Unlike live-action television, animation has kept on chugging along during the coronavirus pandemic. As such, the long-running The Simpsons is nearing ever closer to a major milestone, its 700th episode, which should arrive sometime next year. Though it won't be seen for many more months at this point, the script for the episode has already been written and series showrunner Al Jean showed off the cover page revealing the table read for the episode had taken place. In his photo Jean revealed the title for the episode, which will no doubt have a double meaning upon its premiere, which is simply "Senior Moment."
As stated above, The Simpsons will seemingly return for season 32 starting this fall, assuming it's not delayed due to the coronavirus. Once this batch of episodes concludes it will bring the series to a total of 713 episodes. Currently the series has a number of major records on television including being the longest running prime time scripted series in history (a record it set after its 636th episode) and the longest running animated TV series in America.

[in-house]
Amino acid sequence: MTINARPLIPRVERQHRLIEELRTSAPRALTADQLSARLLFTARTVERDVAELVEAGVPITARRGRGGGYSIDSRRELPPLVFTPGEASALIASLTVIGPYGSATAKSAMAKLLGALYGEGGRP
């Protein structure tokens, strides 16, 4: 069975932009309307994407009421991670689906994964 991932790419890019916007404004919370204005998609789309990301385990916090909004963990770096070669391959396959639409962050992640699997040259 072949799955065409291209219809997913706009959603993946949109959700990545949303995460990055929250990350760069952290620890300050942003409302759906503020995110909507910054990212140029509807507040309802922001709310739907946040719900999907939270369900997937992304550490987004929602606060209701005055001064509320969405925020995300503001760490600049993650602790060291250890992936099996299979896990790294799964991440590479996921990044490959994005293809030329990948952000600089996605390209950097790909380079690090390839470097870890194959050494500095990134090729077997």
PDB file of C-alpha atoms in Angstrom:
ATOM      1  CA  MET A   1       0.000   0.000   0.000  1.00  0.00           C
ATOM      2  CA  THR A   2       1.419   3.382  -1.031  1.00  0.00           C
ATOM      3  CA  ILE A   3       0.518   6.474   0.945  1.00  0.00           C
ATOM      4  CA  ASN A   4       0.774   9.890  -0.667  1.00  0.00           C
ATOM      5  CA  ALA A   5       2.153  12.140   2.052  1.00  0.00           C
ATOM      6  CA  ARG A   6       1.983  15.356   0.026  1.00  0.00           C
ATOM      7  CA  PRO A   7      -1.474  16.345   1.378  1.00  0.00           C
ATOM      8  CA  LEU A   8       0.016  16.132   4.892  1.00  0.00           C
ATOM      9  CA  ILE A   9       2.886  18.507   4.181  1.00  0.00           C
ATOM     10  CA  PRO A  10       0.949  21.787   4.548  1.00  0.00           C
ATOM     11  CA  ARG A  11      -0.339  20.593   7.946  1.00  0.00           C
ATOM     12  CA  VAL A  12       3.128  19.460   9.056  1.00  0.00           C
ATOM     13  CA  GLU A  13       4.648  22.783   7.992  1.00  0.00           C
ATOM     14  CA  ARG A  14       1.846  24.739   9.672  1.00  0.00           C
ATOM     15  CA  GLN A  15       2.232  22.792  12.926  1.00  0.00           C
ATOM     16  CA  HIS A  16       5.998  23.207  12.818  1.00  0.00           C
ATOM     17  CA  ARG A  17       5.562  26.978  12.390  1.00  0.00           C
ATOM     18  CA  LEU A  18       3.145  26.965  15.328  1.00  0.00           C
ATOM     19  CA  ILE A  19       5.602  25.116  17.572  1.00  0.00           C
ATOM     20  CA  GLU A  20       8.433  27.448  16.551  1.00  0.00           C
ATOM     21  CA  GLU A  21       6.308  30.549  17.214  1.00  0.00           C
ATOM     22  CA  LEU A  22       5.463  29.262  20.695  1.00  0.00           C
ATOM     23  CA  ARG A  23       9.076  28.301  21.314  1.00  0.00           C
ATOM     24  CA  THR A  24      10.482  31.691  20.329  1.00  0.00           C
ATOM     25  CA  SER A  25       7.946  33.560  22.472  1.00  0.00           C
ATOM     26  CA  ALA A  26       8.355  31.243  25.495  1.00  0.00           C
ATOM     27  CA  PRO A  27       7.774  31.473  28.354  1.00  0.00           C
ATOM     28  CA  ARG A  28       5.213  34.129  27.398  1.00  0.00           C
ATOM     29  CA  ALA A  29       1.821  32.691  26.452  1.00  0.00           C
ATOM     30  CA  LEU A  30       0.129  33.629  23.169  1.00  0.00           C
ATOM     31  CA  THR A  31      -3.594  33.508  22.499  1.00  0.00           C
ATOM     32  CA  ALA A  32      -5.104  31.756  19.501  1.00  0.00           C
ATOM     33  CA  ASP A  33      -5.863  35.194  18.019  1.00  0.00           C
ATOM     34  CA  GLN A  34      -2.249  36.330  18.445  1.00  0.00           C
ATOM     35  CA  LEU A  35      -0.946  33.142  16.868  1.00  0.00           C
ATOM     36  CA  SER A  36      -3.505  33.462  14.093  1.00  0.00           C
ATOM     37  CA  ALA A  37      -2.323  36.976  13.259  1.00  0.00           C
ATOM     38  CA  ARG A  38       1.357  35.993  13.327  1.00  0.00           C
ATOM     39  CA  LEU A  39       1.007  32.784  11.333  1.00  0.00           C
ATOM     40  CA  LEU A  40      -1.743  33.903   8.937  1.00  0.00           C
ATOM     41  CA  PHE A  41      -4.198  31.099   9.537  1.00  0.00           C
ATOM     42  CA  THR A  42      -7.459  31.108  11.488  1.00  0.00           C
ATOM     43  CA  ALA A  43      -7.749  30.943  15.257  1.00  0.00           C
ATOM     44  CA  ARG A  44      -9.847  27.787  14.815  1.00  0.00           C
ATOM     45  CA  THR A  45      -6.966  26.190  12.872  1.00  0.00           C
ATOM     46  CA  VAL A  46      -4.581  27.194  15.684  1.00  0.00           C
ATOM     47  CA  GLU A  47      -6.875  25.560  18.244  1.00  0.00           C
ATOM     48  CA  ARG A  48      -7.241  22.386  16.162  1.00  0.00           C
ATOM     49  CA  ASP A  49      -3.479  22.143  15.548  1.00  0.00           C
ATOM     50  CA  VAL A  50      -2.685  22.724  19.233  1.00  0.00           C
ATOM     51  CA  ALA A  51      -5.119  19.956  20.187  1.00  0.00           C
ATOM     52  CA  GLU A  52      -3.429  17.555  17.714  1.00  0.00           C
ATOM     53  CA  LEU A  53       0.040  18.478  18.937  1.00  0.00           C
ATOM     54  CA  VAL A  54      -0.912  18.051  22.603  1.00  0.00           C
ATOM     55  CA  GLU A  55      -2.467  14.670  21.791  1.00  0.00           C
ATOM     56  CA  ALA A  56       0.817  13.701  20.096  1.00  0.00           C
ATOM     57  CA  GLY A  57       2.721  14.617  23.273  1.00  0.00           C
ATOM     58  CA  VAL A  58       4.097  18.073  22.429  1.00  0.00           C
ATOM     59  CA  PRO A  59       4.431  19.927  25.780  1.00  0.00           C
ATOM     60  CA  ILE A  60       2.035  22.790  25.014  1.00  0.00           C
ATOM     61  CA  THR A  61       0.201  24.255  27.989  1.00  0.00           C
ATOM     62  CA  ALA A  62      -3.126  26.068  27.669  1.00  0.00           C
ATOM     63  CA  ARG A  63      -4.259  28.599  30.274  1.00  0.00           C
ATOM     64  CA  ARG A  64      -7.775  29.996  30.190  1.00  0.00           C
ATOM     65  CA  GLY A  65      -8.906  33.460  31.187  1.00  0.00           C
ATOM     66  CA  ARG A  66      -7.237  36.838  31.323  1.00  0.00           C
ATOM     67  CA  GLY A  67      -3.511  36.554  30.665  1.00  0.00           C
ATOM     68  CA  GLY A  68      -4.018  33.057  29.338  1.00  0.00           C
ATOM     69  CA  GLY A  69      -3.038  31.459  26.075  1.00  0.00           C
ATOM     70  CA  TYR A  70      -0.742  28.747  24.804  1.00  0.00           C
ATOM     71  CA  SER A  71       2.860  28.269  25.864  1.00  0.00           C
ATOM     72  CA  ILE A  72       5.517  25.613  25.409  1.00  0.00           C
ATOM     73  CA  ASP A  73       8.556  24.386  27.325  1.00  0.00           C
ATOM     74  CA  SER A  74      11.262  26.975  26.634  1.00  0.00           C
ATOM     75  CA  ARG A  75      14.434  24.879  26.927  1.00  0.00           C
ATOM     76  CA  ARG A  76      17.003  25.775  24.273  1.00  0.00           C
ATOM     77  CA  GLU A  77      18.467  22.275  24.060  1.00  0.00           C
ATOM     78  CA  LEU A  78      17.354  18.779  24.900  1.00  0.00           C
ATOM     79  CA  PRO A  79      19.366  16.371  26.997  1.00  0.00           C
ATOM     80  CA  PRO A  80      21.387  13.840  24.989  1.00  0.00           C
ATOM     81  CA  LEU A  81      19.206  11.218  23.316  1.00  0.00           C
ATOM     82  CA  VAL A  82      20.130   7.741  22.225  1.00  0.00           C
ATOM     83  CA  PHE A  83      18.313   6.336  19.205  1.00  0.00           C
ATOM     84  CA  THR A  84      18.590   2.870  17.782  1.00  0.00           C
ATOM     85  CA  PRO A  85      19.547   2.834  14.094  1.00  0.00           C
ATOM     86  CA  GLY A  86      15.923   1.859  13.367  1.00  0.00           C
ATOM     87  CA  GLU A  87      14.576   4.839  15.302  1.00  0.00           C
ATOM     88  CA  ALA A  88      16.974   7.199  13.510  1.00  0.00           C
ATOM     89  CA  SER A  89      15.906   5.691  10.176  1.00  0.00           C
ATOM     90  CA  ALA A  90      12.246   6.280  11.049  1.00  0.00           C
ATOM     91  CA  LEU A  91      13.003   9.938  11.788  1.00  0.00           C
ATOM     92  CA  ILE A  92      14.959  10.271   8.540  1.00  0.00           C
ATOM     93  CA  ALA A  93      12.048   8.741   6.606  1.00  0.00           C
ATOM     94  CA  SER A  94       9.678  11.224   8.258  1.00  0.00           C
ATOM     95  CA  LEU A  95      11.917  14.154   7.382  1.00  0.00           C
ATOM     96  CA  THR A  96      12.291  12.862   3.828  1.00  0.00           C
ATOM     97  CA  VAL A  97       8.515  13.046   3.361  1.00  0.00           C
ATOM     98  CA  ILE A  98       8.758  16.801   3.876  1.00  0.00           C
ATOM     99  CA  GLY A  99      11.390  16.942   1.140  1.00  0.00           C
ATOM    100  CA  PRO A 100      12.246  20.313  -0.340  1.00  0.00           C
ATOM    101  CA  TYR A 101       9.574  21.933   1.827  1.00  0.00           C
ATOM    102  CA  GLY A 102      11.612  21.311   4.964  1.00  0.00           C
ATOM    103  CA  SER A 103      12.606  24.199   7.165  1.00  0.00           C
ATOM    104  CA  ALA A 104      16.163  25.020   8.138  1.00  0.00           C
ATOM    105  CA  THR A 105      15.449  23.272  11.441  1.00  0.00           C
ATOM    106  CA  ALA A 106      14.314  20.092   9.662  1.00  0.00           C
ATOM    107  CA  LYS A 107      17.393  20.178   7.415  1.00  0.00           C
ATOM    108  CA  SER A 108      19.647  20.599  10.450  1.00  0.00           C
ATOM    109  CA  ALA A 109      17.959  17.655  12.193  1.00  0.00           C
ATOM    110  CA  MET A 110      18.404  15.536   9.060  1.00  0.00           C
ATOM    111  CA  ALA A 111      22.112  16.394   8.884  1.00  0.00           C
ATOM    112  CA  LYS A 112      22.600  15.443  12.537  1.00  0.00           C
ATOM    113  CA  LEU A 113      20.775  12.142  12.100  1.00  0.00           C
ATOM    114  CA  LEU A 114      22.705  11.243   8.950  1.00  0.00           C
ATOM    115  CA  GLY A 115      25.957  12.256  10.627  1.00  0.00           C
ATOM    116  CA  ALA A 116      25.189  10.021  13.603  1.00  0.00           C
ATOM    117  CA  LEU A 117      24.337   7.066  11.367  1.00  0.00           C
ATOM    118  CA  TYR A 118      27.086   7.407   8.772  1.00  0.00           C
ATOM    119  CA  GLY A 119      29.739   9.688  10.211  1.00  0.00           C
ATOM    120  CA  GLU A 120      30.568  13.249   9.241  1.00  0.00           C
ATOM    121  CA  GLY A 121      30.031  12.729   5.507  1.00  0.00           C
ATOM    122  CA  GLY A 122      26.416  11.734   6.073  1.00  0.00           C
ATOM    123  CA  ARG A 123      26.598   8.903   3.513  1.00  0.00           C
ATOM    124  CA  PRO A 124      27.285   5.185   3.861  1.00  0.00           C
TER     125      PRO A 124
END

It's unclear if The Simpsons will return for more episodes after its 32nd season, though rumors began to circulate late last year that the series would finally come to an end when theme composer Danny Elfman claimed he'd heard the show would be ending. Jean quickly took to social media to say that these rumors were untrue, tweeting on Thanksgiving: "We are all thankful that the following article is NOT TRUE" in a post referencing the rumor.
The first thirty seasons of The Simpsons are now streaming on Disney+, with the 31st no doubt arriving soon after. Inclusion of the series on the service drew the ire of some Simpsons fans after the first 19 seasons were unavailable in their original aspect ratio, resulting in visual gags being cut off from view. As of late May the problem had been fixed (six months after the debut of Disney+), but the means to change the look of the series is slightly hidden on the service.
The Simpsons have become a key part of Disney's crown jewels since they acquired 20th Century Fox, using their humorous no-holds-barred approach to pop culture to further skewer their own brands. Earlier this year they did an episode with Avengers directors Joe and Anthony Russo while Marvel Studios boss Kevin Feige lent his voice to a Thanos-inspired villain named Chinnos.
Disclosure: ComicBook is owned by CBS Interactive, a division of ViacomCBS.